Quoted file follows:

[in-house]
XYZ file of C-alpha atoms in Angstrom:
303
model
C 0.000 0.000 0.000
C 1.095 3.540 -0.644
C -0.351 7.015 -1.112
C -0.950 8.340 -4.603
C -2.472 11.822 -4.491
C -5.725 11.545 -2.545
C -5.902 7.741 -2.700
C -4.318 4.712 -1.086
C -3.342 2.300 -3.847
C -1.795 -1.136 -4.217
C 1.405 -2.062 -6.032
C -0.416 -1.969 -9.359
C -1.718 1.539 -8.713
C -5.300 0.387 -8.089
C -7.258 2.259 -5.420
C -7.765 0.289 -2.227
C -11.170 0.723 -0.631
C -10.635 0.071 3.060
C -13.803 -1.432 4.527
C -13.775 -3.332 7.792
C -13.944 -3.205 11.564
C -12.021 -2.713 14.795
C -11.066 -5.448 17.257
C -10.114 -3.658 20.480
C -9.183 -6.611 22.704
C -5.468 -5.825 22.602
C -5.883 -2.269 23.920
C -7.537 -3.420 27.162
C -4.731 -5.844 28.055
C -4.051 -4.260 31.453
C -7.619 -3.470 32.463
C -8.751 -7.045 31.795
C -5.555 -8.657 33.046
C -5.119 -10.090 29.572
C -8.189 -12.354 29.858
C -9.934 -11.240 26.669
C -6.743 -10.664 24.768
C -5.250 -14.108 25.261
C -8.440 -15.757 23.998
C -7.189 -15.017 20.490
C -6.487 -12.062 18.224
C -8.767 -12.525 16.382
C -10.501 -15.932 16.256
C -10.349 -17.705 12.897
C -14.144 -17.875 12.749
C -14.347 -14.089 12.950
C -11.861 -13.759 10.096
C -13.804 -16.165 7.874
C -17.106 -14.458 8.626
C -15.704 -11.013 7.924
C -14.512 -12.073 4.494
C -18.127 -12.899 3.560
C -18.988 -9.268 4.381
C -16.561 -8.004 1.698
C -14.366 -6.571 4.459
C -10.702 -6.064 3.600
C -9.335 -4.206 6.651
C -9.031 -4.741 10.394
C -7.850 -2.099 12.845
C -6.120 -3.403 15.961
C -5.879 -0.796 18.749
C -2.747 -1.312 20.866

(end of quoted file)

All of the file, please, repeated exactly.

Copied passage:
[in-house]
XYZ file of C-alpha atoms in Angstrom:
303
model
C 0.000 0.000 0.000
C 1.095 3.540 -0.644
C -0.351 7.015 -1.112
C -0.950 8.340 -4.603
C -2.472 11.822 -4.491
C -5.725 11.545 -2.545
C -5.902 7.741 -2.700
C -4.318 4.712 -1.086
C -3.342 2.300 -3.847
C -1.795 -1.136 -4.217
C 1.405 -2.062 -6.032
C -0.416 -1.969 -9.359
C -1.718 1.539 -8.713
C -5.300 0.387 -8.089
C -7.258 2.259 -5.420
C -7.765 0.289 -2.227
C -11.170 0.723 -0.631
C -10.635 0.071 3.060
C -13.803 -1.432 4.527
C -13.775 -3.332 7.792
C -13.944 -3.205 11.564
C -12.021 -2.713 14.795
C -11.066 -5.448 17.257
C -10.114 -3.658 20.480
C -9.183 -6.611 22.704
C -5.468 -5.825 22.602
C -5.883 -2.269 23.920
C -7.537 -3.420 27.162
C -4.731 -5.844 28.055
C -4.051 -4.260 31.453
C -7.619 -3.470 32.463
C -8.751 -7.045 31.795
C -5.555 -8.657 33.046
C -5.119 -10.090 29.572
C -8.189 -12.354 29.858
C -9.934 -11.240 26.669
C -6.743 -10.664 24.768
C -5.250 -14.108 25.261
C -8.440 -15.757 23.998
C -7.189 -15.017 20.490
C -6.487 -12.062 18.224
C -8.767 -12.525 16.382
C -10.501 -15.932 16.256
C -10.349 -17.705 12.897
C -14.144 -17.875 12.749
C -14.347 -14.089 12.950
C -11.861 -13.759 10.096
C -13.804 -16.165 7.874
C -17.106 -14.458 8.626
C -15.704 -11.013 7.924
C -14.512 -12.073 4.494
C -18.127 -12.899 3.560
C -18.988 -9.268 4.381
C -16.561 -8.004 1.698
C -14.366 -6.571 4.459
C -10.702 -6.064 3.600
C -9.335 -4.206 6.651
C -9.031 -4.741 10.394
C -7.850 -2.099 12.845
C -6.120 -3.403 15.961
C -5.879 -0.796 18.749
C -2.747 -1.312 20.866